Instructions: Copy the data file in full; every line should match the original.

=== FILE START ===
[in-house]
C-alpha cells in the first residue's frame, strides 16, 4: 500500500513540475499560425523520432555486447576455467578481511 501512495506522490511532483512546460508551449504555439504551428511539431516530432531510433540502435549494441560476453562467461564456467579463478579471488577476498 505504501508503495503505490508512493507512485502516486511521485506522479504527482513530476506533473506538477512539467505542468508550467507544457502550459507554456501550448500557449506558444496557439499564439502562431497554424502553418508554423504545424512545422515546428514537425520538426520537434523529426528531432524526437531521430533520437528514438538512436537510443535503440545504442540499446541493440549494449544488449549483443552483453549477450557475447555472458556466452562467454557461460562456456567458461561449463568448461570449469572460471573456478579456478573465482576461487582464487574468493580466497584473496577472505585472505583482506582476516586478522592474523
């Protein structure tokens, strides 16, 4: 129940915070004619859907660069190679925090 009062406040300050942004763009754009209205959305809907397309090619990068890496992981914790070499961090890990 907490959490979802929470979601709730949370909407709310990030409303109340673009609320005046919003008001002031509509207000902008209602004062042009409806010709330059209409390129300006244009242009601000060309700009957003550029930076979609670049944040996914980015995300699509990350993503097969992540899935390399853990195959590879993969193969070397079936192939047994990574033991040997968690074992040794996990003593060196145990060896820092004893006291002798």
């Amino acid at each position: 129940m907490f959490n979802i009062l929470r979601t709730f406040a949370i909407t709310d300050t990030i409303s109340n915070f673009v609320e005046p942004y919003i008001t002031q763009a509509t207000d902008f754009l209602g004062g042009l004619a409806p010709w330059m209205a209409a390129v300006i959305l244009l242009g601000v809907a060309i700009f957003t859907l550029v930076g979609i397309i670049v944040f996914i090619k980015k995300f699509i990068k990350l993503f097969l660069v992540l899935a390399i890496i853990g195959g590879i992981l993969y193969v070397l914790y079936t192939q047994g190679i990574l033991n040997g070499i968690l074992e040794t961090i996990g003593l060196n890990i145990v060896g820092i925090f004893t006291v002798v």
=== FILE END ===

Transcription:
[in-house]
C-alpha cells in the first residue's frame, strides 16, 4: 500500500513540475499560425523520432555486447576455467578481511 501512495506522490511532483512546460508551449504555439504551428511539431516530432531510433540502435549494441560476453562467461564456467579463478579471488577476498 505504501508503495503505490508512493507512485502516486511521485506522479504527482513530476506533473506538477512539467505542468508550467507544457502550459507554456501550448500557449506558444496557439499564439502562431497554424502553418508554423504545424512545422515546428514537425520538426520537434523529426528531432524526437531521430533520437528514438538512436537510443535503440545504442540499446541493440549494449544488449549483443552483453549477450557475447555472458556466452562467454557461460562456456567458461561449463568448461570449469572460471573456478579456478573465482576461487582464487574468493580466497584473496577472505585472505583482506582476516586478522592474523
């Protein structure tokens, strides 16, 4: 129940915070004619859907660069190679925090 009062406040300050942004763009754009209205959305809907397309090619990068890496992981914790070499961090890990 907490959490979802929470979601709730949370909407709310990030409303109340673009609320005046919003008001002031509509207000902008209602004062042009409806010709330059209409390129300006244009242009601000060309700009957003550029930076979609670049944040996914980015995300699509990350993503097969992540899935390399853990195959590879993969193969070397079936192939047994990574033991040997968690074992040794996990003593060196145990060896820092004893006291002798």
């Amino acid at each position: 129940m907490f959490n979802i009062l929470r979601t709730f406040a949370i909407t709310d300050t990030i409303s109340n915070f673009v609320e005046p942004y919003i008001t002031q763009a509509t207000d902008f754009l209602g004062g042009l004619a409806p010709w330059m209205a209409a390129v300006i959305l244009l242009g601000v809907a060309i700009f957003t859907l550029v930076g979609i397309i670049v944040f996914i090619k980015k995300f699509i990068k990350l993503f097969l660069v992540l899935a390399i890496i853990g195959g590879i992981l993969y193969v070397l914790y079936t192939q047994g190679i990574l033991n040997g070499i968690l074992e040794t961090i996990g003593l060196n890990i145990v060896g820092i925090f004893t006291v002798v």